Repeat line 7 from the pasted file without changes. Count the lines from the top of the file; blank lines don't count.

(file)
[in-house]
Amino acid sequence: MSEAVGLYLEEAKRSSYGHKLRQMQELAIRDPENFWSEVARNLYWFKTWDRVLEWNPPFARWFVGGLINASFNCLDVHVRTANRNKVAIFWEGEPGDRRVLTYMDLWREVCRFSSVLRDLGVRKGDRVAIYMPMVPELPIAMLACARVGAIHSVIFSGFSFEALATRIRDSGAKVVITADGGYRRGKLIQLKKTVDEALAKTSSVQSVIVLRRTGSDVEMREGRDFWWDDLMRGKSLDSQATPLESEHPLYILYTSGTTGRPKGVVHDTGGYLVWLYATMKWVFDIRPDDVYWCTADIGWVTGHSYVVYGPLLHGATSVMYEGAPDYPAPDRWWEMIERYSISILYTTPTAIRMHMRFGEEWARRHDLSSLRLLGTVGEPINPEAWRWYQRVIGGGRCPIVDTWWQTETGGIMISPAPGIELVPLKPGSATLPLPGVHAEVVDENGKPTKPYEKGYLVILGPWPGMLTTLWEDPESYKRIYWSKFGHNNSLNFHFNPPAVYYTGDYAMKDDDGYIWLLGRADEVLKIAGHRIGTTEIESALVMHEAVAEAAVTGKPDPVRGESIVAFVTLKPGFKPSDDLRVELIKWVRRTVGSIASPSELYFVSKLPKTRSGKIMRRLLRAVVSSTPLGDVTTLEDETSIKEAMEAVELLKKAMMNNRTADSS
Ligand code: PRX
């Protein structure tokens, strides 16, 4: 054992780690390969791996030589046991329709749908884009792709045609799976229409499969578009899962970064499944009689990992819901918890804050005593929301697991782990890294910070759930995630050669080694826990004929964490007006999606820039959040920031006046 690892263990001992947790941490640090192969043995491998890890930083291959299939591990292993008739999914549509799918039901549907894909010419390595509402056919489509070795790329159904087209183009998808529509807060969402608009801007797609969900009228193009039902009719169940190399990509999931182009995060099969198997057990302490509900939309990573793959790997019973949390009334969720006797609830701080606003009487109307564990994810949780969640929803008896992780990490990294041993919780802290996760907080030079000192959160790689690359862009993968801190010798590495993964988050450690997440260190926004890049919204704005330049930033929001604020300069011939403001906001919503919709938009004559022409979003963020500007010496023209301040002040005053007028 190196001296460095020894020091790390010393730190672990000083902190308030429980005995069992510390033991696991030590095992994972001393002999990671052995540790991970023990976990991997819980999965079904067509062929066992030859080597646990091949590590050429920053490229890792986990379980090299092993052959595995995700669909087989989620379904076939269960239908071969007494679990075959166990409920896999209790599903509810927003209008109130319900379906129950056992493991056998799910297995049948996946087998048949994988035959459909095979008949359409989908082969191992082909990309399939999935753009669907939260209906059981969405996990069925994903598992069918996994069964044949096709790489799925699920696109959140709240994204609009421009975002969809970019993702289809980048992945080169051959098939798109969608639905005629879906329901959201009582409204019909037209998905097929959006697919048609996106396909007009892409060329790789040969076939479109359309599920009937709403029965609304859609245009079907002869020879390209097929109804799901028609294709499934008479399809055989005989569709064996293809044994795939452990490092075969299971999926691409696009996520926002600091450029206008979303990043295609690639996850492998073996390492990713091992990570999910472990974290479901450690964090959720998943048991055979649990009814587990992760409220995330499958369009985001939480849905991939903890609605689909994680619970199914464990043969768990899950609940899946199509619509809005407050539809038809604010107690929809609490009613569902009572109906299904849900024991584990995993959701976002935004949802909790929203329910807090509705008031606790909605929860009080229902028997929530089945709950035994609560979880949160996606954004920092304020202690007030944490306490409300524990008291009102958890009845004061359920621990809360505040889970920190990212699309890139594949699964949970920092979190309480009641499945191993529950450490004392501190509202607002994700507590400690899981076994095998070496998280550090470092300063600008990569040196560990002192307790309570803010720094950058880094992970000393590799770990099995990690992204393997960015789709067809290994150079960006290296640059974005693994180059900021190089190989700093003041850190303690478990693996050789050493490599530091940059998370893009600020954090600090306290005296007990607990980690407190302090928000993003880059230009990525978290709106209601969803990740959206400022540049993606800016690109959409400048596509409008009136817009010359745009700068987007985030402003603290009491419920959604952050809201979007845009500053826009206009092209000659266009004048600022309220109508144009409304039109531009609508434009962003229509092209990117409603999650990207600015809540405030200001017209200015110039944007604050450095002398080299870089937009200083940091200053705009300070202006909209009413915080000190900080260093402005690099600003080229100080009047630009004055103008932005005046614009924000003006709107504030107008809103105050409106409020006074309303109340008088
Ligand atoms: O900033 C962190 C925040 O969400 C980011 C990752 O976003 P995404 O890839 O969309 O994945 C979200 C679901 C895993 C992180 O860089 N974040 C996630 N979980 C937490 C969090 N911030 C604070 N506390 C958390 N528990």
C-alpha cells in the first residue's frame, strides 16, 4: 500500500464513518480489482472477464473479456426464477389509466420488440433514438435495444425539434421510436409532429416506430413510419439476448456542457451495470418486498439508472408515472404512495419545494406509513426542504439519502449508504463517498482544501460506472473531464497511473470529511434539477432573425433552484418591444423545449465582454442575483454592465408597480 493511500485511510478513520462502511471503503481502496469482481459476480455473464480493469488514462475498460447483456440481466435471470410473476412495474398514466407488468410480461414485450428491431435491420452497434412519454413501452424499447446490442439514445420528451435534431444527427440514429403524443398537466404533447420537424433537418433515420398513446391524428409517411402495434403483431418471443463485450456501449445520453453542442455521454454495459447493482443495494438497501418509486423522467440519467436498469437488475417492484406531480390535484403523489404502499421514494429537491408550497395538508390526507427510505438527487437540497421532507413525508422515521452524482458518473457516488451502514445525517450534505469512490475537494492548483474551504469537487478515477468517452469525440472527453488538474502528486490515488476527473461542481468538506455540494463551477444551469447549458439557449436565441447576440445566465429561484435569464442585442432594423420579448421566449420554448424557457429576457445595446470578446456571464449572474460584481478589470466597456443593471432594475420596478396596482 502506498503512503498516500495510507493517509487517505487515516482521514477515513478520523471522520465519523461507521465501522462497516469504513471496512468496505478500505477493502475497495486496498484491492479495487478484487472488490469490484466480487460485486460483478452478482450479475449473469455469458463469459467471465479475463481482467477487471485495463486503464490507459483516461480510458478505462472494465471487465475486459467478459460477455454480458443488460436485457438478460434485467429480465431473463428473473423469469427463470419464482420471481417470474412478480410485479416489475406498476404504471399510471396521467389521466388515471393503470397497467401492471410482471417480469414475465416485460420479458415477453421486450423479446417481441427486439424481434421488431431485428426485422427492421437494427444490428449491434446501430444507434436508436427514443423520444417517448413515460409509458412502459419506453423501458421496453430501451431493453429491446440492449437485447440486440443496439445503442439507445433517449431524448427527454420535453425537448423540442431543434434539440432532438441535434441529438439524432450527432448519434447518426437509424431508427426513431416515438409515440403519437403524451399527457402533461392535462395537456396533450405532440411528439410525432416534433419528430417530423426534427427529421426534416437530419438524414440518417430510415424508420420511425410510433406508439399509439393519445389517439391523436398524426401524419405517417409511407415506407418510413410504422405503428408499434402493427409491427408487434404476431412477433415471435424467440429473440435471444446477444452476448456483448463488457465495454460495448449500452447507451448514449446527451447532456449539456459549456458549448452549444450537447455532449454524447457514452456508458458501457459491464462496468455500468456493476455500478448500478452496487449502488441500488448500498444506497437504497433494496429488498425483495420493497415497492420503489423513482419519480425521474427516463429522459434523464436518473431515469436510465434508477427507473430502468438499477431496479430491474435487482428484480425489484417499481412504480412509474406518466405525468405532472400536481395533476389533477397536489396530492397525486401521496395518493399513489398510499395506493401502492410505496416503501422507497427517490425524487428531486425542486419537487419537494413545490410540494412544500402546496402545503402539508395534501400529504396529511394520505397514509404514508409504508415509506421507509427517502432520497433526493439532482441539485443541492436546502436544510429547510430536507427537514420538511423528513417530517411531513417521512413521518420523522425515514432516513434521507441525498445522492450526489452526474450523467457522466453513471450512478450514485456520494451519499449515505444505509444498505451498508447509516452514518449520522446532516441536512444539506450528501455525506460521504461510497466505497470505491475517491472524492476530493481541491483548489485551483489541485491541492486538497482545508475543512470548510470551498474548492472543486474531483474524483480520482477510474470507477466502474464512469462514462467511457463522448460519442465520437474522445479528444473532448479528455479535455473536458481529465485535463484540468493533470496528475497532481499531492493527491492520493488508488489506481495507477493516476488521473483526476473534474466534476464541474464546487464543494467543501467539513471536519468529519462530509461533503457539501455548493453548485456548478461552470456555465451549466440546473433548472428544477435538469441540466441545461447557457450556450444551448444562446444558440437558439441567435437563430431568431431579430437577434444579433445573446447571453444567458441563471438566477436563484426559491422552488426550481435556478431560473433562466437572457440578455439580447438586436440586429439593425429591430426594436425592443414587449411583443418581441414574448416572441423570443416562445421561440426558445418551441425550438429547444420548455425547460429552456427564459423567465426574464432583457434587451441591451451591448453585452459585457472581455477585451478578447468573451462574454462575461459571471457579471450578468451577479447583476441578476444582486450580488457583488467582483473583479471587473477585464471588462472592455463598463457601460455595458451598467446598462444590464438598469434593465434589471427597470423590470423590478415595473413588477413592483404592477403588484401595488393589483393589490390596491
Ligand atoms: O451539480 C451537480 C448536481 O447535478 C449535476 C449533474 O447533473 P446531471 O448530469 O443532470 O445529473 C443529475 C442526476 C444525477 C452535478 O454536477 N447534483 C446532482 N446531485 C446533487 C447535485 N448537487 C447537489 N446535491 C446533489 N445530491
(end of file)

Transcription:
Ligand atoms: O451539480 C451537480 C448536481 O447535478 C449535476 C449533474 O447533473 P446531471 O448530469 O443532470 O445529473 C443529475 C442526476 C444525477 C452535478 O454536477 N447534483 C446532482 N446531485 C446533487 C447535485 N448537487 C447537489 N446535491 C446533489 N445530491